The Maritime History of the Great Lakes
Madeira (Schooner), U9032, aground, 10 Oct 1877


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The schooners MADEIRA, BRITISH LION, and TURNER, lying within a distance of three miles of Long Point, have all been stripped, and are all going to pieces.
      Cleveland Herald
      October 19, 1877


      In view of all that has been published relative to the loss of the schooner MADEIRA on Long Point, perhaps some of the interested parties will be so good as to answer the following pertinent question: Why was not the W.R. CROWELL - acknowledged to be the fastest and strongest tug in the harbor - sent to the relief of the MADEIRA in response to Captain Mack's dispatch, received at 1 P. M., instead of the A.P. WRIGHT, when the CROWELL was all ready to start, and could have reached the disabled vessel in time to rescue her !. -- Buffalo Courier.
      Cleveland Herald
      October 30, 1877




THE LOSS OF THE MADEIRA. - Capt. Wm. Mack, of the lost schooner Madeira, is out with a letter in which he bitterly complains of the delay or cowardice of the Buffalo tug men not coming to his relief when telegraphed for. He wants to know if a competent tug is owned in Buffalo. The statement of the experience of himself and crew during the terrible storm reads more like romance than fact, namely:
" It is well known what Sunday night, Oct. 7, was on Lake Erie. At 1 o'clock that night we were abreast of Conneaut, in twelve fathoms of water, with double-reefed mainsail, double-reefed foresail, and staysail and jib on, steering east, trying to hold that depth of water along down, when a terrible squall struck us from the south and buried us up. All thought it was "good-by, John." She straightened up however, and we found that she was
listed a foot. Took in foresail and jib and held her close to untill daylight, when we saw both shores. She was drifting fast to the north shore and I saw that I must start her shied to get past Long Point. Pulled up the foresail, gave her a little sheet, and headed east-southeast. But she wouldn't live in the sea. She filled up five times. The last time I thought she was gone. Some of the crew started for the rigging. Had to settle the foresail down to keep her from foundering. I never saw such a sea for 20 years as I then saw. Our steering gear was jumping very hard, and it soon all broke in pieces. I got the wheel chains to tackle, but one of them broke, and we were helpless. Blue seas would roll clean over us. Everything was swept overboard. The boat was thrown clean over the davits and came down all broke. On striking five fathoms we let go the big anchor and all the chain. It was a long one. We were then three miles off the beach. The seas never stopped at all but came over the knightheads and broke over the cabin. I never gave a canaler credit for living through such a time. We held on all night. Dragged about half a mile the shore people said. At daylight Tuesday morning we hoisted a signal up. No oars, and only a broken boat to get to shore with. Three of us started. Nailed up the boat some and nailed canvas around her. Two boats started out to us, but could not get out. Lowered our boat to the water. Two of us got in, and kept her before the sea with a piece of broken oar that was lashed in the fore-rail. Struck the surf, and the boat filled, and we struck out for land. I struck for Port Rowan just in sight. Got a punt and crossed the bay and telegraphed to Buffalo, as already stated. When I got the tug I intended to steer with chain over the quarter. No tug came, and we went on shore at Wednesday evening at 7 P.M. Had to get the woman cook on my back over the booms to the jib and tied her there. Some of the crew went into the cross-trees. We lost all our clothes. In the morning the vessel was rails under. Two of us attempted to get a line to shore, but we had to let the line go and look out for ourselves. At 10 o'clock, with the assistance of Captain O'Donnell, of the St. Lawrence, and his mate, got the rest of the crew off the boom, and we staid on the sand all night."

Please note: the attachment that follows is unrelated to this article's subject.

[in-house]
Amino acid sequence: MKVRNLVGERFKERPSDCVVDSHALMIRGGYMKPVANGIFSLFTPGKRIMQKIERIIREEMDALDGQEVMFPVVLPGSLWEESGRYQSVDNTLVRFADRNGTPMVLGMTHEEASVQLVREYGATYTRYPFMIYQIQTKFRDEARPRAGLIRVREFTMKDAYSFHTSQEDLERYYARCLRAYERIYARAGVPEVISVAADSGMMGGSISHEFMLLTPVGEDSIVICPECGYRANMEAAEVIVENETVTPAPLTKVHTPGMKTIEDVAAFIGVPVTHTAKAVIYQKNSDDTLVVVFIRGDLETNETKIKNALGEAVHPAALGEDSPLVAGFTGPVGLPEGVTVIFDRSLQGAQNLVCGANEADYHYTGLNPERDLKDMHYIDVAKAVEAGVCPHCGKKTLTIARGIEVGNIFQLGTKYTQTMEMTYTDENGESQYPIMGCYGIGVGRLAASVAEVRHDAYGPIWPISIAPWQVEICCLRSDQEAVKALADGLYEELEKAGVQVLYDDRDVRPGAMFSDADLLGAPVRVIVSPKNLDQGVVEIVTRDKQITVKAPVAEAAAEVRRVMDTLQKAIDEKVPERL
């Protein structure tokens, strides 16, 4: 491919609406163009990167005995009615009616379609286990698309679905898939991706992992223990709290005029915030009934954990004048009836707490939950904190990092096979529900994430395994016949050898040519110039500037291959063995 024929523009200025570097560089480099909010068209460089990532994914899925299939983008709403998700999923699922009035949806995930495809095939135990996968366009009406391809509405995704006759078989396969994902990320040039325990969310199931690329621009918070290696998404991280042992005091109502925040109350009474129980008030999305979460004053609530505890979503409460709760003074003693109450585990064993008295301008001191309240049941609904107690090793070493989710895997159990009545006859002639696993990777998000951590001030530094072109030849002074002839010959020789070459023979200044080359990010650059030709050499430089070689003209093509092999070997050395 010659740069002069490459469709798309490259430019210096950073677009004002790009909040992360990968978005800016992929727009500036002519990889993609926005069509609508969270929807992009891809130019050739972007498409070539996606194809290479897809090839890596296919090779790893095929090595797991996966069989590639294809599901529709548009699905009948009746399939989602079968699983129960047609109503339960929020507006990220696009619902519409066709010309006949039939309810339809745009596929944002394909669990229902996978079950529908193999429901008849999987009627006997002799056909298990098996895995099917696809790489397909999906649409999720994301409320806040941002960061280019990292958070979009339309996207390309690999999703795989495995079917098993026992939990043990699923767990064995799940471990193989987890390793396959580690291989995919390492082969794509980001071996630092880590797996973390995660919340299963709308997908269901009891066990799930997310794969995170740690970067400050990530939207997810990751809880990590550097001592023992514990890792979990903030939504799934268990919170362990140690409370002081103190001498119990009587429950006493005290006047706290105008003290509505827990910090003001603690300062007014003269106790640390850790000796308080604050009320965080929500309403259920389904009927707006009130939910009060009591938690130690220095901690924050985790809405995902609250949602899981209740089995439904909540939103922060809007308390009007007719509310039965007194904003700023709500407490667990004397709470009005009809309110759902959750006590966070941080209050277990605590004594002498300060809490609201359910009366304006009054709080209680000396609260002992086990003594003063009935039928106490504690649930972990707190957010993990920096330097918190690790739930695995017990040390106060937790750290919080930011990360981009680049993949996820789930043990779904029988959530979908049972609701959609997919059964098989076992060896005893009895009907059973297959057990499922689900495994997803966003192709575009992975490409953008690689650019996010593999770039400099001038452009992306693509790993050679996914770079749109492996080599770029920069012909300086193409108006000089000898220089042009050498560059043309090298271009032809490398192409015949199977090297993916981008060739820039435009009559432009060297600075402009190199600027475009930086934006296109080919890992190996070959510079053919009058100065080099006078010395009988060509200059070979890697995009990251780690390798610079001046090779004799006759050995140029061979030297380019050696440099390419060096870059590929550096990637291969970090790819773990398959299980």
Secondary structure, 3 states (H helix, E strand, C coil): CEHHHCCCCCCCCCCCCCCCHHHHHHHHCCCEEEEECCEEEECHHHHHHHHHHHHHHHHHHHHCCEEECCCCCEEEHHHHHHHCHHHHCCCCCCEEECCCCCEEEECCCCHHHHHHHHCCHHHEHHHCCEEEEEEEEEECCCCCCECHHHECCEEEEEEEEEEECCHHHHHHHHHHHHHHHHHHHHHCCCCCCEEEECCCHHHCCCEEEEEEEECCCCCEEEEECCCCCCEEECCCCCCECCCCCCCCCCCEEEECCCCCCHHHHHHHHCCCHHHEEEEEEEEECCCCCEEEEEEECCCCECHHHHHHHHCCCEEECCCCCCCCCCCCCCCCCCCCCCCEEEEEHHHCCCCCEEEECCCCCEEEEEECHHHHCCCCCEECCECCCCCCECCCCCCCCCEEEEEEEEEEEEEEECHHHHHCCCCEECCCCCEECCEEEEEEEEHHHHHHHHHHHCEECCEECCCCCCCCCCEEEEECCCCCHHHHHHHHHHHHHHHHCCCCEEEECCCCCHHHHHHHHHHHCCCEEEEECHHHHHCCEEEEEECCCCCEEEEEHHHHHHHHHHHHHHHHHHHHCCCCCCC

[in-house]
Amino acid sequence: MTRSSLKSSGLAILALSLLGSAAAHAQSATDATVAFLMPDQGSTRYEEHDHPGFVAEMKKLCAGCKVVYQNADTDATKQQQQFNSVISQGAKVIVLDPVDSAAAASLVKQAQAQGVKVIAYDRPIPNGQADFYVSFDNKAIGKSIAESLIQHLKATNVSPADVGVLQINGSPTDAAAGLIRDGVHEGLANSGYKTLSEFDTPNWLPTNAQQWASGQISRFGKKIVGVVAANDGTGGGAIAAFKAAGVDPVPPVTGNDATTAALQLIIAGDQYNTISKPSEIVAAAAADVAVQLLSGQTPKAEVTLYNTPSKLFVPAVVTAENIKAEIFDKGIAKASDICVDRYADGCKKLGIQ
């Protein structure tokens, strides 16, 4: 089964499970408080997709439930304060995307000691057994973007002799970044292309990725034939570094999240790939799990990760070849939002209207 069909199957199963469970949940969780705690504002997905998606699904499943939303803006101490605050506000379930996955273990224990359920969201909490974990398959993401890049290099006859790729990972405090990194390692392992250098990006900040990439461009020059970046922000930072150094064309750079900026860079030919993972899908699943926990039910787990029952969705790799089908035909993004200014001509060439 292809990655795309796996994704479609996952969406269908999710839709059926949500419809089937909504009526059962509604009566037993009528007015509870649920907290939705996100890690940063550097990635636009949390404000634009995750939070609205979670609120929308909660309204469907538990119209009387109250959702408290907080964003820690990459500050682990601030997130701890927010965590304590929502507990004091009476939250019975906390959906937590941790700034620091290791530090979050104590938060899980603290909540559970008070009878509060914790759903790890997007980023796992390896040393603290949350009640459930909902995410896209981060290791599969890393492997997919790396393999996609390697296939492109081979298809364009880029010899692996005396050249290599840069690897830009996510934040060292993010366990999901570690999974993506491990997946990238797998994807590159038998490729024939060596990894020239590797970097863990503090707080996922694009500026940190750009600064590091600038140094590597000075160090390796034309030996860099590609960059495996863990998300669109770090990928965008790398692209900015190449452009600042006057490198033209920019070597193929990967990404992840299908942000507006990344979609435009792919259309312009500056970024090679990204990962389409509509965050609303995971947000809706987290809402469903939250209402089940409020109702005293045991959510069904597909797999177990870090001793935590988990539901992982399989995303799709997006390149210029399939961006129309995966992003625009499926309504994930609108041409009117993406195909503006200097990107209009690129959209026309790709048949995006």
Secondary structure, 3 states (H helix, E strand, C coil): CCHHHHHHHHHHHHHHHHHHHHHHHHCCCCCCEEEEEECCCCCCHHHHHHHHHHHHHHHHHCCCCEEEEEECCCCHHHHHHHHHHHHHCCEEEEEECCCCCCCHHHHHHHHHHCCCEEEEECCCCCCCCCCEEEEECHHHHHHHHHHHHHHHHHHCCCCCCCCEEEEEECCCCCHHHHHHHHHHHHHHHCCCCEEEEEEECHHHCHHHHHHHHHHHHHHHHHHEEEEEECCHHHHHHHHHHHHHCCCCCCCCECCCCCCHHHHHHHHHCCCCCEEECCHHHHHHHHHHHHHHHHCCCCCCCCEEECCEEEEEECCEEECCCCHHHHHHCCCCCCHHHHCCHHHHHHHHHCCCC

Detroit Post and Tribune

      October 20, 1877

Three masted American schooner MADEIRA, of 322 tons, bound from Milwaukee to Buffalo when on October 3, 1877, due to stress of weather vessel stranded on Long Point, Lake Erie. and was classed as a total loss. Amount of vessel loss $27,000. Amout of cargo loss, $15,000. No lives were lost.
      Statement of Wreck & Casualty during 1877
      Dept. of Marine & Fisheries. Sessional 1878

     

      SCHOONER MEDEIRA. - The new schooner MEDEIRA, launched at Oswego Saturday afternoon, was built by the well known ship builder, Goble & McFarlane. Her length of keel is 139 feet; length over all 142 1/2 feet; breadth of beam 26 feet 3 inches; depth of hold 11 feet, and her keelson is 22 by 10 inches.
      Buffalo Commercial Advertiser
      Monday, August 21, 1871
      . . . .


Media Type:
Text
Newspaper
Item Type:
Clippings
Notes:
Reason: aground
Remarks: Total loss
Date of Original:
1877
Subject(s):
Local identifier:
McN.W.18582
Language of Item:
English
  • Ontario, Canada
    Latitude: 42.555833 Longitude: -80.197222
Donor:
William R. McNeil
Copyright Statement:
Copyright status unknown. Responsibility for determining the copyright status and any use rests exclusively with the user.
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Madeira (Schooner), U9032, aground, 10 Oct 1877